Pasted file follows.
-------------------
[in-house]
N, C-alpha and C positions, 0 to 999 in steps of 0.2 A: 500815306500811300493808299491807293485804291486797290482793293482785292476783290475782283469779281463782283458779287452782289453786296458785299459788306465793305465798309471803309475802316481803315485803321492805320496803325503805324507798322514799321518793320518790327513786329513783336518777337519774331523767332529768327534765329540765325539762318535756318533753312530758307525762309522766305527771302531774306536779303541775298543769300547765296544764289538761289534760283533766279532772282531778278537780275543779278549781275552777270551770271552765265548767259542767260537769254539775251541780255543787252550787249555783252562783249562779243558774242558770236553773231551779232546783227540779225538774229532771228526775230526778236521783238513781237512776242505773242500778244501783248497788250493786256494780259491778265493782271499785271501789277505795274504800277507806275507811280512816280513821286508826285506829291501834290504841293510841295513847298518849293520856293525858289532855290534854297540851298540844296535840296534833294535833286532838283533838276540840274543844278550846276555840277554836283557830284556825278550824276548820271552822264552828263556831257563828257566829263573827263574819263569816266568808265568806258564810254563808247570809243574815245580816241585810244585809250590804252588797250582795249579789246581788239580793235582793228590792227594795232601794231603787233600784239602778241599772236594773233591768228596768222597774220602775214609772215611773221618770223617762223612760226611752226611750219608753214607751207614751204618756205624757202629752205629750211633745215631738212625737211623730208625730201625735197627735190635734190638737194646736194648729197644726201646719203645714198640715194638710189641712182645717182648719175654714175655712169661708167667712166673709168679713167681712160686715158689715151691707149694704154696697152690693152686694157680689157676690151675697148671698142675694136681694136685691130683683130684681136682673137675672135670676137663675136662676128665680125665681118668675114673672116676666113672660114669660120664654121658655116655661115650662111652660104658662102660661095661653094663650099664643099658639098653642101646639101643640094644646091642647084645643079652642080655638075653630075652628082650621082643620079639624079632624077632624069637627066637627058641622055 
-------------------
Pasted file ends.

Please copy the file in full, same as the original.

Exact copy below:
[in-house]
N, C-alpha and C positions, 0 to 999 in steps of 0.2 A: 500815306500811300493808299491807293485804291486797290482793293482785292476783290475782283469779281463782283458779287452782289453786296458785299459788306465793305465798309471803309475802316481803315485803321492805320496803325503805324507798322514799321518793320518790327513786329513783336518777337519774331523767332529768327534765329540765325539762318535756318533753312530758307525762309522766305527771302531774306536779303541775298543769300547765296544764289538761289534760283533766279532772282531778278537780275543779278549781275552777270551770271552765265548767259542767260537769254539775251541780255543787252550787249555783252562783249562779243558774242558770236553773231551779232546783227540779225538774229532771228526775230526778236521783238513781237512776242505773242500778244501783248497788250493786256494780259491778265493782271499785271501789277505795274504800277507806275507811280512816280513821286508826285506829291501834290504841293510841295513847298518849293520856293525858289532855290534854297540851298540844296535840296534833294535833286532838283533838276540840274543844278550846276555840277554836283557830284556825278550824276548820271552822264552828263556831257563828257566829263573827263574819263569816266568808265568806258564810254563808247570809243574815245580816241585810244585809250590804252588797250582795249579789246581788239580793235582793228590792227594795232601794231603787233600784239602778241599772236594773233591768228596768222597774220602775214609772215611773221618770223617762223612760226611752226611750219608753214607751207614751204618756205624757202629752205629750211633745215631738212625737211623730208625730201625735197627735190635734190638737194646736194648729197644726201646719203645714198640715194638710189641712182645717182648719175654714175655712169661708167667712166673709168679713167681712160686715158689715151691707149694704154696697152690693152686694157680689157676690151675697148671698142675694136681694136685691130683683130684681136682673137675672135670676137663675136662676128665680125665681118668675114673672116676666113672660114669660120664654121658655116655661115650662111652660104658662102660661095661653094663650099664643099658639098653642101646639101643640094644646091642647084645643079652642080655638075653630075652628082650621082643620079639624079632624077632624069637627066637627058641622055 